What’s your favorite season of the year? My preference is Autumn, with Spring a close second.
In the United States, Spring comes out on top. Actually, it is the preference in forty (80%) of the states. Probably due to its northern latitude, “the most popular season in the Northeast is Summer.” Unsurprisingly, Winter is the least favorite across the board, although a few hardy souls disagree. “Alaska and Vermont are the only two states that say winter is the most wonderful time of the year.”
Some years ago, Gallup published the result of polls on the subject, which are also analyzed by the ages of respondents.
Americans aged 18 to 29 are the group least likely to prefer spring (24%), while those 65 and older are most likely to prefer it (53%). Younger Americans are much more likely to prefer summer than are those in older age groups, and, in fact, summer is the top choice among this age group. [Editor: I wonder if that has anything to do with the traditional academic calendar?]
Everyone is aware of how the seasons (through length of daylight, etc.) affect our moods. In a 1914 letter to his father in Ireland, C.S. Lewis offers a curious description of the “magnificent summer” he was enjoying in England.
My mental picture of home is disturbed to a certain extent by your mention of a fire. Here, we are in the middle of a magnificent summer: day succeeds day with the same cloudless sky and parched earth, and the nights are hot and comfortless. But on the whole, fine weather is agreeable, and has, I think, a certain effect on the spirits.
At the end of September, he wrote again about the extended summer he was experiencing. It doesn’t sound like the opinion of someone whose seasonal preference was summer. “I suppose the winter has closed in at home by this time: but we are still having quite summer weather here – which I rather resent.” Sometimes, it seems, seasons do overstay their welcome.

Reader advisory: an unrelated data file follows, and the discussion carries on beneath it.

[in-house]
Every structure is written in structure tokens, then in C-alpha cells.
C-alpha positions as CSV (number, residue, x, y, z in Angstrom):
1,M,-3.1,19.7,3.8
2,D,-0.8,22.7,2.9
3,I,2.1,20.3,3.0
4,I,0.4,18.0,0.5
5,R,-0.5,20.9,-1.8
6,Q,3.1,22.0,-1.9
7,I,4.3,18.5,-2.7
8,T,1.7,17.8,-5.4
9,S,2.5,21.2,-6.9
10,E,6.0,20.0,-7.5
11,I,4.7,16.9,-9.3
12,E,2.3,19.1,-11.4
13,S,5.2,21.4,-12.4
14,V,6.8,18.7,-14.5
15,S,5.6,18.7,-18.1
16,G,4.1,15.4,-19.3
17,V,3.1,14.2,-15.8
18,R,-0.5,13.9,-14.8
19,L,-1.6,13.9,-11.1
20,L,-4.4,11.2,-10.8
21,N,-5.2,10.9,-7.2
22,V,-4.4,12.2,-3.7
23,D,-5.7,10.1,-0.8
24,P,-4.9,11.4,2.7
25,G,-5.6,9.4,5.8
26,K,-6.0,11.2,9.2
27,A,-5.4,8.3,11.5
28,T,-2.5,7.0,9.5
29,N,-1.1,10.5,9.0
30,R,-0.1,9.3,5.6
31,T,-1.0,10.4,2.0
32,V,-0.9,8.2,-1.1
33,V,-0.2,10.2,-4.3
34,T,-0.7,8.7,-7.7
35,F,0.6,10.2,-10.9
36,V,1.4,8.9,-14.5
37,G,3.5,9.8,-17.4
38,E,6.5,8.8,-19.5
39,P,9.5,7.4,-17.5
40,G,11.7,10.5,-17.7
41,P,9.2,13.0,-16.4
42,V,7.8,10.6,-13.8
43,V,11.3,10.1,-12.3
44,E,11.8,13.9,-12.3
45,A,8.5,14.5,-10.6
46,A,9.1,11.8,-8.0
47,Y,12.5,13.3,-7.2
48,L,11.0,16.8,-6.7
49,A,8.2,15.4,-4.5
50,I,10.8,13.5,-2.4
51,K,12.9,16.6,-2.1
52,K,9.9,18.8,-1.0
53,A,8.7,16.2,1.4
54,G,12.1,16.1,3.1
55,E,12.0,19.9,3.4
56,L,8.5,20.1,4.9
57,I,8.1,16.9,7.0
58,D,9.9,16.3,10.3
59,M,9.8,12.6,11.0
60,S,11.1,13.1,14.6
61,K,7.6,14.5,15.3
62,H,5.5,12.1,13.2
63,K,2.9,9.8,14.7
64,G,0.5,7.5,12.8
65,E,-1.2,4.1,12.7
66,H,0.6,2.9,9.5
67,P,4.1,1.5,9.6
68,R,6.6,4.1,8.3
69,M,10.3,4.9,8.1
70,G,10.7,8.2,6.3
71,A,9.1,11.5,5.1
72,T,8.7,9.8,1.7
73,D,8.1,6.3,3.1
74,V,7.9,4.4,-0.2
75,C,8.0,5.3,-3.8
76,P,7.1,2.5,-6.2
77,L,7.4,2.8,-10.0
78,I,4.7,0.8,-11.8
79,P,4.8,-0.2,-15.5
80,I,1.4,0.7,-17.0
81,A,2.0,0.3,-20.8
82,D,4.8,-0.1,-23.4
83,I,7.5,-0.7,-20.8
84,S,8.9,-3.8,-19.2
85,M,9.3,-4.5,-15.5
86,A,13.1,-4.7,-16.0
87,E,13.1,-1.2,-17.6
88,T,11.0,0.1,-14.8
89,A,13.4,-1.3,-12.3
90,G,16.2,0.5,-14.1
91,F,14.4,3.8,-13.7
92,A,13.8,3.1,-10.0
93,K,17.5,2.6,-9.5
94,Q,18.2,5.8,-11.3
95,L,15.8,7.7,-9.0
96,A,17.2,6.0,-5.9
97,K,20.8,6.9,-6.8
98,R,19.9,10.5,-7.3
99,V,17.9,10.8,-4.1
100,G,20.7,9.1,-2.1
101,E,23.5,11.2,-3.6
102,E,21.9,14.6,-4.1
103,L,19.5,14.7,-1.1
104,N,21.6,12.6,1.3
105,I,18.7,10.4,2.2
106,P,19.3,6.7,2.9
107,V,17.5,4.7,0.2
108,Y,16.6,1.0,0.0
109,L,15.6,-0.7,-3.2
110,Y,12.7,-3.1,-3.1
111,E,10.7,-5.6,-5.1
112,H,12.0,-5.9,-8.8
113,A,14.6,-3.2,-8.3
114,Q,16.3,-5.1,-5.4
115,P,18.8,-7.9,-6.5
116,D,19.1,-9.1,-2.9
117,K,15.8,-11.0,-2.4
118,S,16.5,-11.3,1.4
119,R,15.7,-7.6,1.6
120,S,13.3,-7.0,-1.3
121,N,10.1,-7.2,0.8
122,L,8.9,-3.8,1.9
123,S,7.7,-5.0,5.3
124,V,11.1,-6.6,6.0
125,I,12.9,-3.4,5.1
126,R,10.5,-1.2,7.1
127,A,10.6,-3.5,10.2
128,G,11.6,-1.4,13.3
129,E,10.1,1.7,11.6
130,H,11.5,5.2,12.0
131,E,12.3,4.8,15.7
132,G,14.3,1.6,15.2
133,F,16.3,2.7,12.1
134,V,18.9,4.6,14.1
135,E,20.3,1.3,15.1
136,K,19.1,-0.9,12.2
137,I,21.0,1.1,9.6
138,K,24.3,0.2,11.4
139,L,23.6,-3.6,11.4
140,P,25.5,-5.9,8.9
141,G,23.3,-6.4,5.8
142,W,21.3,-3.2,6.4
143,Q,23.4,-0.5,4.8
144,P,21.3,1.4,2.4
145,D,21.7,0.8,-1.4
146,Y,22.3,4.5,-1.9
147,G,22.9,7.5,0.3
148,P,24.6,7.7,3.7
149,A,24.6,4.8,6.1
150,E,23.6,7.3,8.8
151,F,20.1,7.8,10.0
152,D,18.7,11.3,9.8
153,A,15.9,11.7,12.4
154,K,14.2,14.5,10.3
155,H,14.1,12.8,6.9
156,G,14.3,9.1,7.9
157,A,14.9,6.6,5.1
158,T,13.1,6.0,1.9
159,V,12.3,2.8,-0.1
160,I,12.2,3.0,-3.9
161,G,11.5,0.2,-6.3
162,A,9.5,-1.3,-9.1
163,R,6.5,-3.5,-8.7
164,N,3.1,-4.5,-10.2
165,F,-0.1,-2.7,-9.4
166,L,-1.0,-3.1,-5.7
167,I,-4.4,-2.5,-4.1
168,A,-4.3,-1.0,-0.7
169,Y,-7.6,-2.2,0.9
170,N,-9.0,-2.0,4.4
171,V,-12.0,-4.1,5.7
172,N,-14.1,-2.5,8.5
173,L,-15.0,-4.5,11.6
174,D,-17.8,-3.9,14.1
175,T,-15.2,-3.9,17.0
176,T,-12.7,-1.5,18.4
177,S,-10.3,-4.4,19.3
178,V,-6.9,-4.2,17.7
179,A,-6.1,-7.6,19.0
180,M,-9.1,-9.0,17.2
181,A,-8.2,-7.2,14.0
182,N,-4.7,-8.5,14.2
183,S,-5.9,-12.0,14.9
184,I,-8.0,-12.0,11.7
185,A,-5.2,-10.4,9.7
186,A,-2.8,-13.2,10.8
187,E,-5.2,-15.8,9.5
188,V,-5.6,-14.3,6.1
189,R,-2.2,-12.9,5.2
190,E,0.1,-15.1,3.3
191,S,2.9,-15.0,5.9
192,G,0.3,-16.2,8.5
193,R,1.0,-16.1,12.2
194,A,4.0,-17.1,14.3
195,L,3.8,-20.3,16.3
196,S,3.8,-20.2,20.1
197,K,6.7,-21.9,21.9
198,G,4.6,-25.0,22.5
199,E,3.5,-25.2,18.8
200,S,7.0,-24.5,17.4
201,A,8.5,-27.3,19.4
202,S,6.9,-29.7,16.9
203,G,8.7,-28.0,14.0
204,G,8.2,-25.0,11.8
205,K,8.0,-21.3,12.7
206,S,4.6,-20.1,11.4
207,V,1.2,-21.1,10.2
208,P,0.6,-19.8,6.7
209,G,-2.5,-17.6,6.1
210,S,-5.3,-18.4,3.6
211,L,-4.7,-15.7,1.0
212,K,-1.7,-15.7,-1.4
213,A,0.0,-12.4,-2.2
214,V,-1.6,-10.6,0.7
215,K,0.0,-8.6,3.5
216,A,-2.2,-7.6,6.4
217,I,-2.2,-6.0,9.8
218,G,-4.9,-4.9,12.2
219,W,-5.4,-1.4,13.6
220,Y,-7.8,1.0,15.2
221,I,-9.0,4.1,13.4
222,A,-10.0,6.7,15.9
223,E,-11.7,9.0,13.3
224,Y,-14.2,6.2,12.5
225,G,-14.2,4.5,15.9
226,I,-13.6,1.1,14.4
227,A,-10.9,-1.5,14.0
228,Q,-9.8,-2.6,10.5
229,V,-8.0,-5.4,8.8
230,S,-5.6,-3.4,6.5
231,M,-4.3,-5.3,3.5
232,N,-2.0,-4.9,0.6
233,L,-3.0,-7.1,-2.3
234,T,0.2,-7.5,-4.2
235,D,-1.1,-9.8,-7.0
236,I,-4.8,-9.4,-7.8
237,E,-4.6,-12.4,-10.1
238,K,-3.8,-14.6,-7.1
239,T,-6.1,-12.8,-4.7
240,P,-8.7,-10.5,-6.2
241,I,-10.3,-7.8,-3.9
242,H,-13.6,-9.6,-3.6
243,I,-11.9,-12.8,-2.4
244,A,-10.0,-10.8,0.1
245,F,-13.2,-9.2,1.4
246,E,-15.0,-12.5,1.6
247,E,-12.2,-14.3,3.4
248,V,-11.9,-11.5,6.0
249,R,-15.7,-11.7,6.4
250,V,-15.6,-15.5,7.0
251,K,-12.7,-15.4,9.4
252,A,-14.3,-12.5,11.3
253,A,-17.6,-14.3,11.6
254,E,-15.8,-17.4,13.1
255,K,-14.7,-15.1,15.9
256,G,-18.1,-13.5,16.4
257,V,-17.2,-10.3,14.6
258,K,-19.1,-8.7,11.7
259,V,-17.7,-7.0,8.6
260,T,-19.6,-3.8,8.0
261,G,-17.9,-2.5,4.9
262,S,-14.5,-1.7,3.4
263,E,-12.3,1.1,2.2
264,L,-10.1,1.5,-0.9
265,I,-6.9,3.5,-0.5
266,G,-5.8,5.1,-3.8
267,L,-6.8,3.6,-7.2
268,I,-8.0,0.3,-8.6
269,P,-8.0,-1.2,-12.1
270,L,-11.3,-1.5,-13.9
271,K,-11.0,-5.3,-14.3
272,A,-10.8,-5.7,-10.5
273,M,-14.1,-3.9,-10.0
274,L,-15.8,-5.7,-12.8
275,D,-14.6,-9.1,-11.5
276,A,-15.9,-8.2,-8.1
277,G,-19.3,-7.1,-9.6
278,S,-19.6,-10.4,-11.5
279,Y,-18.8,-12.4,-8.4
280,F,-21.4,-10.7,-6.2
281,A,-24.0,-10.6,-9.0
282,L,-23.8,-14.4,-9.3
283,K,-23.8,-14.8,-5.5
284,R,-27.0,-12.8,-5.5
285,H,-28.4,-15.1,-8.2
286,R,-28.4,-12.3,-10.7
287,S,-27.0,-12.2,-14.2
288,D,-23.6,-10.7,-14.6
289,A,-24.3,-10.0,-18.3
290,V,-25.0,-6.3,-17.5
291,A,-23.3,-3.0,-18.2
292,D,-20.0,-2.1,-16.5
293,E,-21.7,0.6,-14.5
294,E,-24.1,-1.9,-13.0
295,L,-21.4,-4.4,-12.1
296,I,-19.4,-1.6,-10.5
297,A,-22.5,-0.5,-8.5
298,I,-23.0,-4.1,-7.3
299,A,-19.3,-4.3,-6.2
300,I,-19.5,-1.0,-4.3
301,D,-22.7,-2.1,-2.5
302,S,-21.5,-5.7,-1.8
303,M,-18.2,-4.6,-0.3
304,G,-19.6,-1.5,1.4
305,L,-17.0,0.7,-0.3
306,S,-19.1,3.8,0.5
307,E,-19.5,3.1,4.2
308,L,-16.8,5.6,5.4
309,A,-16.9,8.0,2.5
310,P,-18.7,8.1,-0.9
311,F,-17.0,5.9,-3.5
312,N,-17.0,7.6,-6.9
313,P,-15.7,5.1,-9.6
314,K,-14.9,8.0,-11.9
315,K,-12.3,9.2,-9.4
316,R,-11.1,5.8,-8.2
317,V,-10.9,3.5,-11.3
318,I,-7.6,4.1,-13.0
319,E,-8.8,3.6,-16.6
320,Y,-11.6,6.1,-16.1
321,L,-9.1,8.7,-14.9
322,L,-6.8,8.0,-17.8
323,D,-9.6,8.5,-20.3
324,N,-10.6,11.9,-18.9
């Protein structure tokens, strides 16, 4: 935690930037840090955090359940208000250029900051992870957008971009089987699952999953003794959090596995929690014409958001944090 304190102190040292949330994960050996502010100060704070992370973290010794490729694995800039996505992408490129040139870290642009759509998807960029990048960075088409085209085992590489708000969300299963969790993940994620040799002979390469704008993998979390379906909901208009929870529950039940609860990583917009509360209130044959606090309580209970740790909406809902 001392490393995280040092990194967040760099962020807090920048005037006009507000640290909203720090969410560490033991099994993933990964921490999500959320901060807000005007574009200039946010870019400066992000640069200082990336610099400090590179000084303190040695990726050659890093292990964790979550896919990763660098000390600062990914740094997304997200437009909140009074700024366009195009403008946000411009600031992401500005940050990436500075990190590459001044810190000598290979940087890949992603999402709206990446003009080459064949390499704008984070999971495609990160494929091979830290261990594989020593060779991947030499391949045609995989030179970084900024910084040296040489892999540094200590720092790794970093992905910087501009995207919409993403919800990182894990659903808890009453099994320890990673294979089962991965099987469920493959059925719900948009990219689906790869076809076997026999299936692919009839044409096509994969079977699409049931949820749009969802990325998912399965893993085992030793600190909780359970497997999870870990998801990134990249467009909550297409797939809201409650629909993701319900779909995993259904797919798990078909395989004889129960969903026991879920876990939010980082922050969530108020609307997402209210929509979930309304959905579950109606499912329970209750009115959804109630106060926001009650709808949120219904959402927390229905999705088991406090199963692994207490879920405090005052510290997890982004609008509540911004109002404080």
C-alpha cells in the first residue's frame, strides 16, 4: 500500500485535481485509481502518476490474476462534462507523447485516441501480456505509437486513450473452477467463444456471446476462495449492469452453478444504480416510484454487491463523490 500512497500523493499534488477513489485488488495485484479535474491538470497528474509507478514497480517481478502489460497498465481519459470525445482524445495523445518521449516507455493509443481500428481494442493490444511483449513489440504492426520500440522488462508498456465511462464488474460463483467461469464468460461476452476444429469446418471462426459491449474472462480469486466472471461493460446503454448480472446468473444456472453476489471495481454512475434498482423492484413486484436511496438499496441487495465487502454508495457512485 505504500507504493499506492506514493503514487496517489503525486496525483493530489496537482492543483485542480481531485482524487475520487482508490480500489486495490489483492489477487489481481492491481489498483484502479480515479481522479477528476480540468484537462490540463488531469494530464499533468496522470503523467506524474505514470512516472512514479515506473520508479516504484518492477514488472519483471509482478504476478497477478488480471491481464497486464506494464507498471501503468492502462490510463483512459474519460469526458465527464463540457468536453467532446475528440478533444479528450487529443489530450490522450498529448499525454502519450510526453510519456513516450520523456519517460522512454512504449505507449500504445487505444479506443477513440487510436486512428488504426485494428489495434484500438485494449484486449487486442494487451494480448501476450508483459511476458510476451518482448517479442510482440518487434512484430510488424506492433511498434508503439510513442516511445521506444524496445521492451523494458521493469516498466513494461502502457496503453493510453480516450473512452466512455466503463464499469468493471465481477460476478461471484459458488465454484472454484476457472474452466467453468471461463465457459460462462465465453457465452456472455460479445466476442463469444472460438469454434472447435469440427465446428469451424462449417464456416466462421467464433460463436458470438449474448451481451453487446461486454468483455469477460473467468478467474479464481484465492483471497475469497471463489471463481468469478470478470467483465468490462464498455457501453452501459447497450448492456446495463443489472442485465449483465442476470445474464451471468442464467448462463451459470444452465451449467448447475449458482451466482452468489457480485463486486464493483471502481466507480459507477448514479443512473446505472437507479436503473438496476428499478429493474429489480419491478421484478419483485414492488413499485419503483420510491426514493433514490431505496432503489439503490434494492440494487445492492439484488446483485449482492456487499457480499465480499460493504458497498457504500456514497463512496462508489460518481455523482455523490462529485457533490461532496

The following year, C.S. Lewis again lamented summer’s length. In mid-November he complained to his father.
The weather here is a perfect joke, warmer than July, bright sunshine and gentle breezes. Personally I have had quite enough summer, and should not be sorry to bid it goodbye, though Kirk persistently denounces this as a most unnatural state of mind.
A year later, in 1916, Lewis’ distaste for excessive heat is seen in an October letter to his friend Arthur Greeves. One reason for this was C.S. Lewis’ passion for hiking through the countryside.
The beastly summer is at last over here, and good old Autumn colours & smells and temperatures have come back. Thanks to this we had a most glorious walk on Saturday: it was a fine cool, windy day & we set out after lunch . . .
In a poem entitled “The Day with a White Mark,” Lewis opens with vivid imagery and the notion that mood is normally related to environment and circumstances.
All day I have been tossed and whirled in a preposterous happiness:
Was it an elf in the blood? or a bird in the brain? or even part
Of the cloudily crested, fifty-league-long, loud uplifted wave
Of a journeying angel’s transit roaring over and through my heart?